For Mary Heaney


There was a sunlit absence.
The helmeted pump in the yard
heated its iron,
water honeyed

in the slung bucket
and the sun stood
like a griddle cooling
against the wall

of each long afternoon.
So, her hands scuffled
over the bakeboard,
the reddening stove

sent its plaque of heat
against her where she stood
in a floury apron
by the window.

Now she dusts the board
with a goose’s wing,
now sits, broad-lapped,
with whitened nails

and measling shins:
here is a space
again, the scone rising
to the tick of two clocks.

And here is love
like a tinsmith’s scoop
sunk past its gleam
in the meal-bin.

(Seamus Heaney, from North, 1975, Faber and Faber, p. ix)

Confessions of an OAC Juror

Dickens did not take critique very well either.

The e-mail appeared in my inbox along with the usual make-money-from- home spam. It seemed I had been chosen to be a juror for the Ontario Arts Council. All I had to do was read a few manuscripts and give my opinion about the relative literary merits of each application. For this simple task I would be financially compensated.

Naturally, I did not believe the legitimacy of this e-mail. Why me? I was hardly a famous author, just someone who had published in a few literary magazines. I goggled googled the name of the e-mail’s sender, John Degen, and he was indeed the Literature Officer at the Ontario Arts Council. Perhaps this really was a genuine request to adjudicate this year’s grant applicants.

I eagerly accepted the assignment, and soon two boxes of manuscripts were delivered to my door, each box stuffed with the aspirations and sweat of some one- hundred- thirty-five struggling writers. Just how many hours of collective gazing-into-a- monitor did these stacks represent? How many agonizing rewrites and how much head banging for just the correct word? Each deadline the OAC Works in Progress program only ever has enough money to dispense less than two-dozen grants. Thus the statistical reality is that the majority of these submissions would receive a rejection letter, and although we writers are accustomed to rejection, no one finds it painless. I was beginning to regret having accepted this responsibility.

There were four jurors assigned to adjudicate the literature category, which consisted of short-fiction, novels, non-fiction, young adult (both fiction and non-fiction) and graphic novels. The competition is anonymous; each entry is marked only with its title. Each juror was asked to read every word of all the manuscripts, making notes on each entry on a special form sent to us, along with our vote of either, a yes, a no, or a maybe. A meeting had been set up at the end of September where all four jurors, along with the Literature Officer, would gather to reach a consensus upon which few would receive a grant this year.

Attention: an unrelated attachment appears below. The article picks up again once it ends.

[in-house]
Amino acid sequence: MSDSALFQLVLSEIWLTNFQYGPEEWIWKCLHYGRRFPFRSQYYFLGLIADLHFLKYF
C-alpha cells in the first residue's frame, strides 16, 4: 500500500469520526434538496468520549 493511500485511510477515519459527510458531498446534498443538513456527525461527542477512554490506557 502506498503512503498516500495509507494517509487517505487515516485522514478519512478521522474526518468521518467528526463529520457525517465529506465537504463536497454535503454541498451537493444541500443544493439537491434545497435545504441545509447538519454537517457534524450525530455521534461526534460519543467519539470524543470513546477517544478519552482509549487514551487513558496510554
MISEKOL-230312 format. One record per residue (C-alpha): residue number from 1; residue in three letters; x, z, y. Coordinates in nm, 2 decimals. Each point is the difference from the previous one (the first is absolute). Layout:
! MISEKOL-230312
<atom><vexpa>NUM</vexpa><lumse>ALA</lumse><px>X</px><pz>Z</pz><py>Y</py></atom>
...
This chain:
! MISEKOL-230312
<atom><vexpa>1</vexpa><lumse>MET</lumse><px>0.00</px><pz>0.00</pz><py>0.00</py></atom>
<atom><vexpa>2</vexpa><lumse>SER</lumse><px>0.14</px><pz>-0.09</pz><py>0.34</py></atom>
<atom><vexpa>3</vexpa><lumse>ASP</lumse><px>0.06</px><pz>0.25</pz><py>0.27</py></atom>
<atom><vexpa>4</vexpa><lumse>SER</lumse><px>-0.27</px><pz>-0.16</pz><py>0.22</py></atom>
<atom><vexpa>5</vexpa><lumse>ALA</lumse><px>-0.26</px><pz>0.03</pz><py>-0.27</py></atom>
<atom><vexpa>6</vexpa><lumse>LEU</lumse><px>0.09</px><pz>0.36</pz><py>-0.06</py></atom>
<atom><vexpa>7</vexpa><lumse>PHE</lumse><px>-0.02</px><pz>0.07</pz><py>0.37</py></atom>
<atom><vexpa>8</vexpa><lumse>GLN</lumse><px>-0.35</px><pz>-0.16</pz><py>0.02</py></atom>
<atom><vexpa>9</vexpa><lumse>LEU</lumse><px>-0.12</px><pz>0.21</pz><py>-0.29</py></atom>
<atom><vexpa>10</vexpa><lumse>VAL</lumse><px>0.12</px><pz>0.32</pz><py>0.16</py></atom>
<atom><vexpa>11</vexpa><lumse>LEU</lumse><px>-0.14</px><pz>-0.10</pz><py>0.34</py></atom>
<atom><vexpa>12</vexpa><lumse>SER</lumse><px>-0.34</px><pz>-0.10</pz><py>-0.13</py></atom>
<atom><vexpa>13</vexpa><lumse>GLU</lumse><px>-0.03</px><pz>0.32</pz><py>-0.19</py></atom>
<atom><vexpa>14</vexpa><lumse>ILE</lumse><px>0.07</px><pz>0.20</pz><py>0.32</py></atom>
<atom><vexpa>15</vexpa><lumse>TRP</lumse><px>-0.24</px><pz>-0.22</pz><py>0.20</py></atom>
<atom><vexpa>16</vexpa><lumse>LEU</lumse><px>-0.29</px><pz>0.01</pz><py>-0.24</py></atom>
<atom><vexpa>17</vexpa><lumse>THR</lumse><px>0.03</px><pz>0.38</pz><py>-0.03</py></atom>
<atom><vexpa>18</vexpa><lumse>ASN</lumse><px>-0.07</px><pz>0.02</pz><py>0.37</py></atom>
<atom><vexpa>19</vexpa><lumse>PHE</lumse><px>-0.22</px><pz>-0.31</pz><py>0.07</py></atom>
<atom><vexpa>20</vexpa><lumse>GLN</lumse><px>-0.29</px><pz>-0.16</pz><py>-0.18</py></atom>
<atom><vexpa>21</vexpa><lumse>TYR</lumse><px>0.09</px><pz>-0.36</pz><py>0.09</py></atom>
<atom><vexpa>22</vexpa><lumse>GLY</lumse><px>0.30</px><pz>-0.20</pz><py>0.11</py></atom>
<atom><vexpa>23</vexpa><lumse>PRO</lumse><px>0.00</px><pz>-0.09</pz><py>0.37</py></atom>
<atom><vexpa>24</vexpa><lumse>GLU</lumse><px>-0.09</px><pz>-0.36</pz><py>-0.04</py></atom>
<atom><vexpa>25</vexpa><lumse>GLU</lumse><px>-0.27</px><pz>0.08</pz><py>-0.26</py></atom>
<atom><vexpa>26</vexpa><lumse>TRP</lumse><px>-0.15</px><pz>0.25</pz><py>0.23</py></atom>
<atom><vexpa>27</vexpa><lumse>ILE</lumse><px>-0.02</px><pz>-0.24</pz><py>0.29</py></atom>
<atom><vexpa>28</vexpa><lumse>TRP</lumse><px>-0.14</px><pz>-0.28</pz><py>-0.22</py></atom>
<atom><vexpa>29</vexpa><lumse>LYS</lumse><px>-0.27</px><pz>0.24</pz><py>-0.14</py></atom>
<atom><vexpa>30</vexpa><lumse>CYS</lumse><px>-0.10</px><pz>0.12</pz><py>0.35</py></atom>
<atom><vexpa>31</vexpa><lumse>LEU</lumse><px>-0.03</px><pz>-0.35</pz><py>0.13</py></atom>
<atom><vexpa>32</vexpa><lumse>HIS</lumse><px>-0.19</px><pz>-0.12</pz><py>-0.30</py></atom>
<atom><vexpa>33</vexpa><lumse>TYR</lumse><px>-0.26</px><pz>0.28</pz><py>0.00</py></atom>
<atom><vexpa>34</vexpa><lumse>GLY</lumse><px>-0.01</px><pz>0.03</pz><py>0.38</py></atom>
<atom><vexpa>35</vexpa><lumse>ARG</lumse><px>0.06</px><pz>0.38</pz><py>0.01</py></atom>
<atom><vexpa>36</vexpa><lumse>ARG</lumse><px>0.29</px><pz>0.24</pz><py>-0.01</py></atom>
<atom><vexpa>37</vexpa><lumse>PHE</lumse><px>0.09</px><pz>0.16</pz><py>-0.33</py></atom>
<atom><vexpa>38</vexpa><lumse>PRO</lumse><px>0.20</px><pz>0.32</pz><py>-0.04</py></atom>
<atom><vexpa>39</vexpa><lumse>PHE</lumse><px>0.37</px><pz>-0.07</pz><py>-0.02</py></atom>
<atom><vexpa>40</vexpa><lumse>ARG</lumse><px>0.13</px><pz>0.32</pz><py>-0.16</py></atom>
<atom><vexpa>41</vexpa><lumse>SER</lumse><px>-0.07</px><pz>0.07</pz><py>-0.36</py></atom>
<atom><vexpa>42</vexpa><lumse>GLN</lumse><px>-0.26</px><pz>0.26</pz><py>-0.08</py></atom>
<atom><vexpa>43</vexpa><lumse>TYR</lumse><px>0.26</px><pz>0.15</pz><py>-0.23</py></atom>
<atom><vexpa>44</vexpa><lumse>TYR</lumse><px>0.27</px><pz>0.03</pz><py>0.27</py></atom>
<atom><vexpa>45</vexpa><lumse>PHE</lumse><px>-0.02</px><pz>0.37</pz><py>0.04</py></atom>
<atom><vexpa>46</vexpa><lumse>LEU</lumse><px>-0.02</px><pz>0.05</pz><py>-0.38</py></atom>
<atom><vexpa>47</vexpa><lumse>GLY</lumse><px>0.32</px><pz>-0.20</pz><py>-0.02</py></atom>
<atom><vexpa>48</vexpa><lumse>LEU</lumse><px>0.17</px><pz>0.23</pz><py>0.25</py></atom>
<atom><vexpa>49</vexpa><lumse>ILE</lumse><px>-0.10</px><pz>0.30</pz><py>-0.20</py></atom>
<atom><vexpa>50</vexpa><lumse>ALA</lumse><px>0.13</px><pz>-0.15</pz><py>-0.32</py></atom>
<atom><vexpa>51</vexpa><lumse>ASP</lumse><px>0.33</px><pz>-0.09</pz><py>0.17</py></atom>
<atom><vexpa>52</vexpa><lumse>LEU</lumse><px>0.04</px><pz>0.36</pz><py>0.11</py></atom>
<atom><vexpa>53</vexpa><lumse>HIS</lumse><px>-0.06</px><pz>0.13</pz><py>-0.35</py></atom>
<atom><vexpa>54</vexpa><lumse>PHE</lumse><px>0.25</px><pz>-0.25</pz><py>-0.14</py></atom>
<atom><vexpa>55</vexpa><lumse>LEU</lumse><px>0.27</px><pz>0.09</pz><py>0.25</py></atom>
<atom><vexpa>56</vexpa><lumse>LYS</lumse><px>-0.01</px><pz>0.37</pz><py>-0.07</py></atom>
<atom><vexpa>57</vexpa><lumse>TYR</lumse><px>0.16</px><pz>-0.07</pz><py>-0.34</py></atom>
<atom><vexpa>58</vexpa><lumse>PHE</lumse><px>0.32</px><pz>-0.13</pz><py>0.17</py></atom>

The manuscripts had arrived in late July (delayed by a postal strike) and that meant there was less than two months to read all the manuscripts and still do them justice. And as luck would have it, I was flying to the UK for three weeks smack in the middle of this intense reading period. This is where a writer’s discipline is useful. I worked out that if I could read six manuscripts a day, I should be in good shape before the scheduled meeting with the other jurors. Submissions are allowed to be forty pages, plus up to three pages of bridging material and a one page summary. However, the majority of submissions seemed to be over forty pages. A few even attempted to pack in more pages by shrinking the font (most were disqualified by OAC but a couple did slip through). The jurors, just like publishers and literary mags, are inundated with submissions they need to read before a deadline. Any writer who adds stress to that process does do himself any favors. Personally, I made a conscious decision to not read anything past page forty of any manuscript sample: there is nothing in the remaining four pages that is going to alter my opinion about the writer’s clarity with structure, the prose, the dialogue, the plot and characters that he has not demonstrated in the previous forty.